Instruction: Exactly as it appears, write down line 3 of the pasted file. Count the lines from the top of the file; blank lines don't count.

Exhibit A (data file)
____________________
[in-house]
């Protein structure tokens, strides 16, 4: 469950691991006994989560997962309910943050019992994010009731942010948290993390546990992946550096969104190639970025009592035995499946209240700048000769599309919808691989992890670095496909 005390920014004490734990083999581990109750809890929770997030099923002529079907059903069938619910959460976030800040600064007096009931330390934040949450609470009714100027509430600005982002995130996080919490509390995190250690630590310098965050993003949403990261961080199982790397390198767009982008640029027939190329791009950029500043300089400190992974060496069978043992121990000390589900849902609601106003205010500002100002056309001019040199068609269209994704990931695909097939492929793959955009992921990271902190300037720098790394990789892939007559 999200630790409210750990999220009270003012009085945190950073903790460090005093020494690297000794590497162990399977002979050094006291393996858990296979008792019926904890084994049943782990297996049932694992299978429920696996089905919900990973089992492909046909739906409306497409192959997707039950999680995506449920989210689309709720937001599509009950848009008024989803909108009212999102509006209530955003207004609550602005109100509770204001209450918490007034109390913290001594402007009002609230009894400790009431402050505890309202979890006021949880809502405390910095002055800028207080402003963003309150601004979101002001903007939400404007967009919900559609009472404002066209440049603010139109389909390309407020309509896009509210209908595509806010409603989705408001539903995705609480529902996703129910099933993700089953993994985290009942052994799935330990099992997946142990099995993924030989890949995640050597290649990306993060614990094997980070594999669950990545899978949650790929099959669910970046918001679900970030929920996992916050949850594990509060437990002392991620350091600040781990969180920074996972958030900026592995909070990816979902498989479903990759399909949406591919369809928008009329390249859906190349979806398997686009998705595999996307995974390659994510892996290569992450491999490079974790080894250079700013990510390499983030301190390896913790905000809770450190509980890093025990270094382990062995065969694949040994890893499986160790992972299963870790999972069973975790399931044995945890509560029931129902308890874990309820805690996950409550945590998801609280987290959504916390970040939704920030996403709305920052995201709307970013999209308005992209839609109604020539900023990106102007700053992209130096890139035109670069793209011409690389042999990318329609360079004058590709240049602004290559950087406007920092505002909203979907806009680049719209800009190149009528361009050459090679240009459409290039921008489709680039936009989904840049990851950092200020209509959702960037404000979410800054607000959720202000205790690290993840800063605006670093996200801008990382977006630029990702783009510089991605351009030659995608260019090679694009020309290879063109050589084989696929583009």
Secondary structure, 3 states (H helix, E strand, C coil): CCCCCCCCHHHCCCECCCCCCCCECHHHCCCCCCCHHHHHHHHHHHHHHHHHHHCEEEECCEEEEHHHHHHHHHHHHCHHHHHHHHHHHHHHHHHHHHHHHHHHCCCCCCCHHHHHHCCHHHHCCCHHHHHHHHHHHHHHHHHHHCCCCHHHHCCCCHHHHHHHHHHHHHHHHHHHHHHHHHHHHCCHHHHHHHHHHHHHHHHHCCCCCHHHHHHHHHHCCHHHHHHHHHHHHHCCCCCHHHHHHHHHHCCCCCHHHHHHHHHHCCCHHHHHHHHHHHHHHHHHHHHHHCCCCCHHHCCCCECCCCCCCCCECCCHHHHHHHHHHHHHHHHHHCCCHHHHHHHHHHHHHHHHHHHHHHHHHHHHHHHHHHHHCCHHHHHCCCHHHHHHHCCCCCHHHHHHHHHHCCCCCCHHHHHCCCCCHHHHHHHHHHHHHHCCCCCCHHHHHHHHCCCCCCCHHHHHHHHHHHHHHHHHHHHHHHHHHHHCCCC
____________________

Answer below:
Secondary structure, 3 states (H helix, E strand, C coil): CCCCCCCCHHHCCCECCCCCCCCECHHHCCCCCCCHHHHHHHHHHHHHHHHHHHCEEEECCEEEEHHHHHHHHHHHHCHHHHHHHHHHHHHHHHHHHHHHHHHHCCCCCCCHHHHHHCCHHHHCCCHHHHHHHHHHHHHHHHHHHCCCCHHHHCCCCHHHHHHHHHHHHHHHHHHHHHHHHHHHHCCHHHHHHHHHHHHHHHHHCCCCCHHHHHHHHHHCCHHHHHHHHHHHHHCCCCCHHHHHHHHHHCCCCCHHHHHHHHHHCCCHHHHHHHHHHHHHHHHHHHHHHCCCCCHHHCCCCECCCCCCCCCECCCHHHHHHHHHHHHHHHHHHCCCHHHHHHHHHHHHHHHHHHHHHHHHHHHHHHHHHHHHCCHHHHHCCCHHHHHHHCCCCCHHHHHHHHHHCCCCCCHHHHHCCCCCHHHHHHHHHHHHHHCCCCCCHHHHHHHHCCCCCCCHHHHHHHHHHHHHHHHHHHHHHHHHHHHCCCC